by Nathan Wei, MD, FACP, FACR
Nathan Wei is a nationally known board-certified rheumatologist and author of the Second Opinion Arthritis Treatment Kit. It's available exclusively at this website... not available in stores.
Click here: Second Opinion Arthritis Treatment Kit
There is a prevailing theory among many people that arthritis is due to toxin accumulation.
A belief held by some is that environmental toxins such as food allergens and the like lead to the creation of circulating immune complexes (CIC's). This theory is controversial.
In many forms of arthritis, pain and inflammation can be caused by an overabundance of circulating immune complexes (CIC’s). Some theories purport that CIC’s are formed when molecules escape from the gastrointestinal tract due to a "leaky gut." Other antigens can be introduced as environmental pollutants that enter the body through other channels. These molecules are recognized by the immune system as foreign invaders, which lead to the formation of antibodies, which then couple with the antigen, forming the CIC.
CICs are gobbled up by cells called macrophages and then destroyed by the immune process of inflammation. However, in this process, normal or 'innocent bystander’ tissue can be damaged.
Some people support the use of antioxidants, such as Vitamin C, Vitamin E, and glutathione to mitigate the destructive effects of this inflammatory response.
Since this theory is radical, people who are proponents of this theory also advocate the use of of various herbs to detoxify organs by removing environmental toxins. Other procedures recommended include cleansing or elimination diets, fasting, colonic irrigation, saunas, lymphatic drainage techniques and homeopathic detoxification.
Herbal alteratives touted by a few include milk thistle, dandelion, gingko biloba, barberine, citrus seed, black walnut, oregano, and burdock.
One therapy that appears to be quite effective is the use of Acidophilus( Lactobacilli acidophilus). It generates lactic acid, acetic acid, and hydrogen peroxide, which can interfere with normal bowel function.
Conventional science has demonstrated that toxin exposure can be as close as one's teeth...
Relationship Between Rheumatoid Arthritis and Periodontitis
F.B. Mercado, R.I. Marshall, A.C. Klestov, and P.M. Bartold
J Periodontol 2001;72:779-787.
Background: Because of several similar features in the pathobiology of periodontitis and rheumatoid arthritis, in a previous study we proposed a possible relationship between the two diseases. Therefore, the aims of this study were to study a population of rheumatoid arthritis patients and determine the extent of their periodontal disease and correlate this with various indicators of rheumatoid arthritis.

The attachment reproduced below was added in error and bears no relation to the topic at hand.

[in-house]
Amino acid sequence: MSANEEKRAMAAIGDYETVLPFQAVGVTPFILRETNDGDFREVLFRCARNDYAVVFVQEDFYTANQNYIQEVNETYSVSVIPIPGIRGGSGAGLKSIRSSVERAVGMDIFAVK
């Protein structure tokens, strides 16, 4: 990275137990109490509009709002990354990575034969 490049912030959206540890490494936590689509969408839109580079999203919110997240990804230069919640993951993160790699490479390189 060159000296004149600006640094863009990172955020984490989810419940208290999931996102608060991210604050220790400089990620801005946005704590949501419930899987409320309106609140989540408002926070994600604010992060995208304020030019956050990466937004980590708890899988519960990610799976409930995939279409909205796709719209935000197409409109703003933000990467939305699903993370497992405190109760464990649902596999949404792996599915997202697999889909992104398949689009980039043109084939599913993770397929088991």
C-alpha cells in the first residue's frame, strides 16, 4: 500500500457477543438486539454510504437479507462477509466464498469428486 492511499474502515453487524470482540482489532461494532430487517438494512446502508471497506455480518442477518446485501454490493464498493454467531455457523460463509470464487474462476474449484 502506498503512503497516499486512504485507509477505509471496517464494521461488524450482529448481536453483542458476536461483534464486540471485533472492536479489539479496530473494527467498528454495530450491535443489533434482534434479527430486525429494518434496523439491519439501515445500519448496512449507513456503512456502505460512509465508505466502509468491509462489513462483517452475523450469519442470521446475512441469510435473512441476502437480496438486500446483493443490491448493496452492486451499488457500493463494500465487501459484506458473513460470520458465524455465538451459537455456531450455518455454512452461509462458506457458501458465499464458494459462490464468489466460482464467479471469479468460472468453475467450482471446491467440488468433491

Methods: Sixty-five consecutive patients attending a rheumatology clinic were examined for their levels of periodontitis and rheumatoid arthritis. A control group consisted of age- and gender-matched individuals without rheumatoid arthritis. Specific measures for periodontitis included probing depths, attachment loss, bleeding scores, plaque scores, and radiographic bone loss scores. Measures of rheumatoid arthritis included tender joint analysis, swollen joint analysis, pain index, physician's global assessment on a visual analogue scale, health assessment questionnaire, levels of C-reactive protein, and erythrocyte sedimentation rate. The relationship between periodontal bone loss and rheumatological findings as well as the relationship between bone loss in the rheumatoid arthritis and control groups were analyzed.
Results: No differences were noted for the plaque and bleeding indices between the control and rheumatoid arthritis groups. The rheumatoid arthritis group did, however, have more missing teeth than the control group and a higher percentage of these subjects had deeper pocketing. When the percentage of bone loss was compared with various indicators of rheumatoid arthritis disease activity, it was found that swollen joints, health assessment questionnaire scores, levels of C-reactive protein, and erythrocyte sedimentation rate were the principal parameters which could be associated with periodontal bone loss.
Conclusions: The results of this study provide further evidence of a significant association between periodontitis and rheumatoid arthritis. This association may be a reflection of a common underlying disregulation of the inflammatory response in these individuals. J Periodontol 2001;72:779-787.
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